A collection of stocks or bonds pooled together is known as a mutual fund. Mutual funds are typically managed by a qualified individual who works for a bank or investment firm. The fund manager chooses the stocks or bonds held within the mutual fund. Investors buy mutual fund units, which contain specific stocks or bonds. During the day, mutual funds are not traded on a stock exchange. Instead, buy and sell orders are gathered all day long. They are carried out after the markets have closed.

Exchange-Traded Funds

Mutual funds and exchange-traded funds (also known as ETFs) are very similar. The distinction is that the latter trade continuously on stock exchanges like real stocks do throughout the day. Many ETFs or “index funds” track a specific stock market or index, like the S&P 500 or the Toronto Stock Exchange (TSX). ETFs may offer tax benefits, just like mutual funds. ETFs typically have lower fees than mutual funds do, though. This is due to the fact that experts do not manage most ETFs. ETFs are referred to as passive investing as a result.

Hedge Funds

A specific kind of investment partnership is a hedge fund. Hedge funds typically pool capital from partners or investors and carry out various investing activities. Investments made by hedge funds are frequently riskier than those made by regular investors. Because of this, government regulations are used to limit who can invest in a hedge fund, protecting people and their money.

To join a hedge fund, you typically need a certain minimum amount of cash—often $1 million or more. Here’s a helpful way to consider it. Anyone can invest money in a mutual fund, but the investments that can be made with that money are constrained. On the other hand, a hedge fund is free to invest in almost anything, but it restricts who can contribute money.

Real Estate Investment Trusts

Investors frequently use real estate investment trusts (REITs) to invest in real estate. A REIT has special tax treatment and trades on a stock exchange like a stock. Different kinds of REITs with different real estate specializations exist. You might think about investing in a hotel REIT, for instance, if you want to invest in hotel-related real estate. They allow you to make real estate investments without acquiring and caring for a building or piece of land. Plus, some REITs allow you to invest in undeveloped land.


Dividends are sums of money publicly traded companies regularly pay their shareholders out of their profits. There aren’t any dividends if the company is losing money. They can be paid either quarterly or monthly, with the latter being the more typical option.

Companies may also elect to distribute dividends to shareholders on an annual basis or on occasion. The term “income” for shareholders often refers to dividends. They receive a per-share payment, such as $0.30 per share. The dividend payments you receive will increase as your share count increases.

Dividend Yield[/h2line]

The percentage of a stock’s value that the company distributes to shareholders is referred to as the dividend yield. For instance, a company that pays a 3% dividend yield and has a stock price of $50 per share might distribute $1.50 in dividends to its shareholders.


A raw material or agricultural product bought and sold on an exchange is referred to as a commodity. Commodities include agricultural products like coffee, wheat, or soybeans to precious metals like gold, silver, and copper. Some exchanges focus primarily (though not exclusively) on trading commodities, such as the Chicago Mercantile Exchange.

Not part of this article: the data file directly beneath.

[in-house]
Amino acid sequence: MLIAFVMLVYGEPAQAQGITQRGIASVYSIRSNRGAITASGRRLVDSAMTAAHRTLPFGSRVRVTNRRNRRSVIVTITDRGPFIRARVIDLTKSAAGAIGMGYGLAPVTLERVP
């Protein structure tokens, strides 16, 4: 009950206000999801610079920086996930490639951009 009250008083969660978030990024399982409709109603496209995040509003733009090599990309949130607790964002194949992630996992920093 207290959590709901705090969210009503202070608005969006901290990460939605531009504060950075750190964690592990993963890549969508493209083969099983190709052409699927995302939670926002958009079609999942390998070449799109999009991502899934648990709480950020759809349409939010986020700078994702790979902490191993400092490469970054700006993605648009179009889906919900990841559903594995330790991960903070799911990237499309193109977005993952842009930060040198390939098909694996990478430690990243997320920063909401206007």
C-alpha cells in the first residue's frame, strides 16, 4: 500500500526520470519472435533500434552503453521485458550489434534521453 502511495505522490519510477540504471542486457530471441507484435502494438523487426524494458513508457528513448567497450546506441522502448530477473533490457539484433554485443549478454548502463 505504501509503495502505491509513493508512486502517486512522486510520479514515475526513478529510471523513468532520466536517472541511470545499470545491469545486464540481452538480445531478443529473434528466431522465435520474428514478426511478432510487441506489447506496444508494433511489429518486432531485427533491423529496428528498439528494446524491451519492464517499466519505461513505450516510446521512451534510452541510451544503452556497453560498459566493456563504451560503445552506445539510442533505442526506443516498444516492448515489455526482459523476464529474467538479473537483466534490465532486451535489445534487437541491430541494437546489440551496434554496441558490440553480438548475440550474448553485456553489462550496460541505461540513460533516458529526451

Asset Allocation

The various investment categories you can hold, including stocks, bonds, ETFs, REITs, and commodities, are referred to as your asset allocation. It also describes how you distribute your funds among various investments or assets. One is said to be “diversified” if one owns a wide variety of investments. If you invest all of your money in a single stock, you haven’t allocated your resources well.

Fiduciary Responsibility

The highest obligation owed to another person is called a fiduciary duty in most western legal systems, including those in the US and Canada. Fiduciary responsibility in the context of investing means that publicly traded companies must prioritize the interests of their shareholders over their own. This frequently entails disclosing potential legal issues or conflicts of interest.

Buying on Margin

Borrowing money to invest is known as buying on margin. You hope that if you borrow money to invest, the interest on your investments will grow faster than the interest on your loan. Investors who buy securities on margin frequently have to pledge their entire portfolio or account balance as collateral. That could be a dangerous move. Most investors, especially individuals, should instead use cash to buy stocks and bonds due to the risky nature of buying on margin.

Other Items

Balance Sheet: An organization’s assets, liabilities, and shareholder equity are displayed on a balance sheet.

Book Value: When all of a company’s liabilities are deducted from its total assets, the remaining value is known as book value.

Income Statement: A company’s revenues, costs, taxes, and net income are all displayed on an income statement.

Featured Image: Pixabay @ Pexels

About the author: Stéphanie Bédard-Châteauneuf has over four years of experience writing financial content for various websites. Over the years, Stephanie has covered various industries, with a primary focus on consumer stocks, cannabis stocks, tech stocks, and personal finance. This stock lover likes to invest for the long-term. Stephanie has an MBA in finance.